Lessons From A Helicopter Parent

Lessons From A Helicopter Parent

Shrewd investors often start out with long-term financial plans designed to meet their future needs — things like saving for college, retirement, etc. But sticking with the long-term plan becomes harder after years like 2022, in which many stock indices declined 20-30% with bonds down as well. As Mike Tyson said, “Everybody has a plan until they get punched in the mouth.” Sticking with the plan is easy during good times but becomes more critical during tough market environments. 

Long Term Investing—Lessons from a helicopter parent (1)

Investing with a long-term time horizon is hard. Your life savings are paramount; when they decline, the most natural instinct is to act to protect them. It requires both discipline and emotional fortitude for clients to stay the course — to figure out an appropriate asset allocation risk profile and stick with it.

As I was writing this, I was trying to come up with an inspirational story of strength in the face of uncertainty — a lesson to help us better cope with this past year’s volatility. Instead, all I could come up with was an example from my personal life of what not to do.

Like many other Generation X adults with children, I’m a helicopter parent. I’m not sure why; maybe I should blame cable news for amplifying rare but horrific events, making them seem commonplace. But, the motivations that drive me to act like a helicopter parent are the same as those that drive our desire to de-risk our portfolios during turbulent times — we naturally want to protect something dear to us (whether it be our children or our life savings).

The problem is that we can’t avoid risk; we can only choose which type of risks to accept. 

My oldest daughter just got her driver’s permit. When she was in grade school, I hesitated to let her ride her bike to school alone — it was a little dark in the morning, and she had to cross a busy street. But we weren’t avoiding risk by not letting her ride her bike to school; we were only choosing to postpone one uncomfortable near-term risk for a more significant long-term risk in the future. The skills and experience she would have gradually learned from biking to school now must be learned all at once when she is behind the wheel.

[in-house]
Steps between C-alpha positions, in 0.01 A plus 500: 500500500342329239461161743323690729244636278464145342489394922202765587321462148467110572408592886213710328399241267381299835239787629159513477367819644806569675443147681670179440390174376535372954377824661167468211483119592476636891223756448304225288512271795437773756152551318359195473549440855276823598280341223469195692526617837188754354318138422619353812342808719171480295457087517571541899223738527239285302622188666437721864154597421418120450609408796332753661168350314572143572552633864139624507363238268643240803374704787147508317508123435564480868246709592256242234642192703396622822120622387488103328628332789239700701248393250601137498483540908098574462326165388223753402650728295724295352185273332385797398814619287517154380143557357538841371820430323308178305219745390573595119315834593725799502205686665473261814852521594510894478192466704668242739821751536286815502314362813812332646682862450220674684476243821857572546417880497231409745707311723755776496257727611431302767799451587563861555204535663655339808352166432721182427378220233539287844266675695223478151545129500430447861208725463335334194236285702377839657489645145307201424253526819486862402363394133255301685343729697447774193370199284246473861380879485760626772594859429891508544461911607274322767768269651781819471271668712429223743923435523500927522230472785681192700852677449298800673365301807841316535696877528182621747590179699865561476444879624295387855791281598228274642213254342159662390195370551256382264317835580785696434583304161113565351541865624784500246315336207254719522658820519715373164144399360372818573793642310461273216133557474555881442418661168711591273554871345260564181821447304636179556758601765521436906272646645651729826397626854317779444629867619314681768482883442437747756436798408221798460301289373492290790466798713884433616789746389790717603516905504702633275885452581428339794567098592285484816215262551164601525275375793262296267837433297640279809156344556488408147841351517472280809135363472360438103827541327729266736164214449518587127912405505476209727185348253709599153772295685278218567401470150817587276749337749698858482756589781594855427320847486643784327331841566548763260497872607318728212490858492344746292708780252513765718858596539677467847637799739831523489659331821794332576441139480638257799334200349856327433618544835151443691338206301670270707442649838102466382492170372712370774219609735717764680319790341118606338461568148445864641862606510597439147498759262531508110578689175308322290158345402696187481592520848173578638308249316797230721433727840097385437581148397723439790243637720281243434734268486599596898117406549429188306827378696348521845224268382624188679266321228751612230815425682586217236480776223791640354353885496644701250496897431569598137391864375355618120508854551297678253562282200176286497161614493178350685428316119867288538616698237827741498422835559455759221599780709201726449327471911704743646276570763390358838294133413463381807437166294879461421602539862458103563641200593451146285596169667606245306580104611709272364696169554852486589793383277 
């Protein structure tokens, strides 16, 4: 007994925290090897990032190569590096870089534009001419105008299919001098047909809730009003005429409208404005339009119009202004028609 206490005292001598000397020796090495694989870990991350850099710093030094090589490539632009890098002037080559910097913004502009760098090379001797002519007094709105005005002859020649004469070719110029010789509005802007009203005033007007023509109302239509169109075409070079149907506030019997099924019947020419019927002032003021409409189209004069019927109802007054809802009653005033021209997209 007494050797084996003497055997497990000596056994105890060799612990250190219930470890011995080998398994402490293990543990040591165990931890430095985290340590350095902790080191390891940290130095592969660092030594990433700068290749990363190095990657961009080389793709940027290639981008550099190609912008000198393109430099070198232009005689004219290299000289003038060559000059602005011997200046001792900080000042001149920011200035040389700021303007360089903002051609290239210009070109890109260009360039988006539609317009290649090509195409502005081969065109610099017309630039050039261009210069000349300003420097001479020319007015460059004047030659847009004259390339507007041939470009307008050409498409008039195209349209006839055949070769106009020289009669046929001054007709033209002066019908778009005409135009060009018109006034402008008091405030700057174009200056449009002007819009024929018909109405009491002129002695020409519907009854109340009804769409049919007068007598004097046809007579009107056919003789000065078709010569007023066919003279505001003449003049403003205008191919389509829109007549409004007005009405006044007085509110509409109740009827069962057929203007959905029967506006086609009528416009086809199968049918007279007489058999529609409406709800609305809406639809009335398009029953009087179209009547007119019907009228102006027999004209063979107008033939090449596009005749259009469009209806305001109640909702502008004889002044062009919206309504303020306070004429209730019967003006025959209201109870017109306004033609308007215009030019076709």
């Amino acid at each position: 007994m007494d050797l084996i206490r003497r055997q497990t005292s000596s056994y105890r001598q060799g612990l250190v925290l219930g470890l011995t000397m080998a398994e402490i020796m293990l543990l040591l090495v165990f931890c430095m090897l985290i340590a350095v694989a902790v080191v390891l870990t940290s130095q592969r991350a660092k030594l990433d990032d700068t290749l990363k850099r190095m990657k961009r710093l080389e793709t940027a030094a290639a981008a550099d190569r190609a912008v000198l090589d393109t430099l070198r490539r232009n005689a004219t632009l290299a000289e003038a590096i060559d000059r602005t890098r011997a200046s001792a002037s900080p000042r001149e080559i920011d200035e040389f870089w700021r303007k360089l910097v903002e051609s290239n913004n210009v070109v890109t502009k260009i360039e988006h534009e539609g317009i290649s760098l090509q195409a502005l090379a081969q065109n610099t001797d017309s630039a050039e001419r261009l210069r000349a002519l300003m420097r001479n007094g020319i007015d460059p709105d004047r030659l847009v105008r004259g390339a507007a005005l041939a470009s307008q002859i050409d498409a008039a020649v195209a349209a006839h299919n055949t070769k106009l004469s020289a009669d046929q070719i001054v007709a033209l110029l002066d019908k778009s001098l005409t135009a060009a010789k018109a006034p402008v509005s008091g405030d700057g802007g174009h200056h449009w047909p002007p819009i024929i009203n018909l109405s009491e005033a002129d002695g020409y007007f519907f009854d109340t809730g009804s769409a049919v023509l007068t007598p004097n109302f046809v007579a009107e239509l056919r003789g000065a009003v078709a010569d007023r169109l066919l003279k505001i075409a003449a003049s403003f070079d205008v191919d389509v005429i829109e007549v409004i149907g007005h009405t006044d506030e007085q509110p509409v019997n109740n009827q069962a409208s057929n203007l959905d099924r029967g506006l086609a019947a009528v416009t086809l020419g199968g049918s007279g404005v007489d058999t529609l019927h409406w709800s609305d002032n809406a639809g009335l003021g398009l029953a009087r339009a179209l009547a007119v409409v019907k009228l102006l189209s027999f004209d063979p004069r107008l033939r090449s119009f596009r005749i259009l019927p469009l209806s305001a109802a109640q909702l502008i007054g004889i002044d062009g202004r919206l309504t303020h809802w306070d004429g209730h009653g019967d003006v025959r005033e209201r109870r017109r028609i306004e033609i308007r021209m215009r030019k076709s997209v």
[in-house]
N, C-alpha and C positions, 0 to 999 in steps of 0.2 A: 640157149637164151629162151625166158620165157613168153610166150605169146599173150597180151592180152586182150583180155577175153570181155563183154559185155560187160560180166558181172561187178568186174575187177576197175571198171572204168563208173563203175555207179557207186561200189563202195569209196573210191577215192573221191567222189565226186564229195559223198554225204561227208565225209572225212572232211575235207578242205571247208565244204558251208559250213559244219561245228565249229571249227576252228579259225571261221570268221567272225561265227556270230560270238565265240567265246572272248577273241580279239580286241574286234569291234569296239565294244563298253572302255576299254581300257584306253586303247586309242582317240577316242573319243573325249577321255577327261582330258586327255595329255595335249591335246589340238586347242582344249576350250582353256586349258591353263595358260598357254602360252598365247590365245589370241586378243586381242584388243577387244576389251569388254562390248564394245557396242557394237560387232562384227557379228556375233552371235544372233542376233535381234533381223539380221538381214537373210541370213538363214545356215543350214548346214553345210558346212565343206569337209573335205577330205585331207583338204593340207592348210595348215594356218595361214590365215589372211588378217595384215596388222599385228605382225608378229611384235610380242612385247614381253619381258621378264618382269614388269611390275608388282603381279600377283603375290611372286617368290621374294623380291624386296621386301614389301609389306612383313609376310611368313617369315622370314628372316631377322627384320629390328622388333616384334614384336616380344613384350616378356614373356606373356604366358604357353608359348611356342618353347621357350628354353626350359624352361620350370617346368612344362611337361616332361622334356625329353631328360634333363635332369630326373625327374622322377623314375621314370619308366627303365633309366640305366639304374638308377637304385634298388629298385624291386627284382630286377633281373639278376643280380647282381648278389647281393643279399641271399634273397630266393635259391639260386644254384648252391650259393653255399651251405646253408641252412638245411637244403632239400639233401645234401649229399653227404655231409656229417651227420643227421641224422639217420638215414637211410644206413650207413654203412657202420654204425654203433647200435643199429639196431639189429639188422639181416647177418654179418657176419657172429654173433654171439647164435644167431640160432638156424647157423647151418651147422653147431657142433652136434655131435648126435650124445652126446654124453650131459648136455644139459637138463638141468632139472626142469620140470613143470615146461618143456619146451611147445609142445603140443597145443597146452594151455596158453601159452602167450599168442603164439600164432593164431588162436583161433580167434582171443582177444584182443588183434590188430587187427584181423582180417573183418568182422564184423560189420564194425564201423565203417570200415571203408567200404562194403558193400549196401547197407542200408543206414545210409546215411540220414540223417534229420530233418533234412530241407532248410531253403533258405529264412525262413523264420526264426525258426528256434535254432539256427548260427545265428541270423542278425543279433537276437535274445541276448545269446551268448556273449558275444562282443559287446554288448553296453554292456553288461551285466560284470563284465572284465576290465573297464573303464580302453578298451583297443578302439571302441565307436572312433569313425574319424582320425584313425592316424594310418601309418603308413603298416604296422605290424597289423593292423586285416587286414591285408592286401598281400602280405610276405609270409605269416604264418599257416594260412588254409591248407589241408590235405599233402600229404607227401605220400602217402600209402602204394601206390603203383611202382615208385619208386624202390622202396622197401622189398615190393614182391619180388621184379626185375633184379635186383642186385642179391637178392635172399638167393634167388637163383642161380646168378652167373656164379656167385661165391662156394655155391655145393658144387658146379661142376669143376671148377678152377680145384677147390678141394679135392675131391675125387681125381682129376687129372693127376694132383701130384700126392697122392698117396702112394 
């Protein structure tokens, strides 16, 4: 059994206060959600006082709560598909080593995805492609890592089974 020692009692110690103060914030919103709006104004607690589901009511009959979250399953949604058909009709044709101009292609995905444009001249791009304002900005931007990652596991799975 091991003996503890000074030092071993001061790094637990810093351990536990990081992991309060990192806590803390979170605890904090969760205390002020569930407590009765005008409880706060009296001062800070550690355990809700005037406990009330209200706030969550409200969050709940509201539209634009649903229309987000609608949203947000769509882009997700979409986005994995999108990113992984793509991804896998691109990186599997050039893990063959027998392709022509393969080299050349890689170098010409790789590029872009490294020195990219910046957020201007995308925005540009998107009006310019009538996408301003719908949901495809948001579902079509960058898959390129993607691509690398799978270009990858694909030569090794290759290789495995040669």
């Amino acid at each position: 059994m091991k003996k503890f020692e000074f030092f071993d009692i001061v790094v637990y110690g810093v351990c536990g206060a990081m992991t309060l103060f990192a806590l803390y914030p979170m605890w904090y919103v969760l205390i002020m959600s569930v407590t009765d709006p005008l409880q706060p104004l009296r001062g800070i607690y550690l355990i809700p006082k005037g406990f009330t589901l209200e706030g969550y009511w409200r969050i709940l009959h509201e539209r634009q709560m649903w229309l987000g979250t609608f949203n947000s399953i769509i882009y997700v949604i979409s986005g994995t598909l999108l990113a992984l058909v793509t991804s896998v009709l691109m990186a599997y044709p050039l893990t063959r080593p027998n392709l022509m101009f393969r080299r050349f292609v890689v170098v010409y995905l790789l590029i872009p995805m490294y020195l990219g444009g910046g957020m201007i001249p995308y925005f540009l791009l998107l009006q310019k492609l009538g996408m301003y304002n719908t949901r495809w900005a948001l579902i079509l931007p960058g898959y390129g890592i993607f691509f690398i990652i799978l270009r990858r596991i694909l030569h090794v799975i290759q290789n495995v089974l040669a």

Facing risk is always unsettling. Pulling money out of the market during volatile times isn’t avoiding risk — it’s just substituting one risk for another. We can face equity market volatility or we can hold cash while inflation gradually eats away at our purchasing power. Select a portfolio allocation with a risk profile that is appropriate for you, and then stick with it for the long term.

To strengthen your resolve, it might help to reflect on some of the most uncomfortable periods of the recent past: March 2009 in the depths of the Great Financial Crisis and March 2020 during the initial Covid surge. These were moments of maximum pain, but stocks did well from these points forward. I don’t know if the market will go up or down in the near term, but it’s comforting to know that oftentimes, the worse it feels, the better the opportunity that lies ahead.

If you are a helicopter parent like me, I recommend the following books:
Free-Range Kids by Lenore Skenazy
The Coddling of the American Mind by Greg Lukianoff and Jonathan Haidt

For more information about how City Different Investments can help you, schedule a meeting today!


The views and opinions expressed by individuals are their own and not the views or opinions of their employer. Due to various factors, including changing market conditions and/or applicable laws, the content may no longer be reflective of current opinions or positions. No discussion or information contained herein serves as the provision of, or as a substitute for, personalized investment advice. To the extent that a reader has any questions regarding the applicability above to his/her individual situation of any specific issue discussed, he/she is encouraged to consult with the professional advisor of his/her choosing. City Different Investments is neither a law firm nor a certified public accounting firm and no portion of this content should be construed as legal, tax, or accounting advice.

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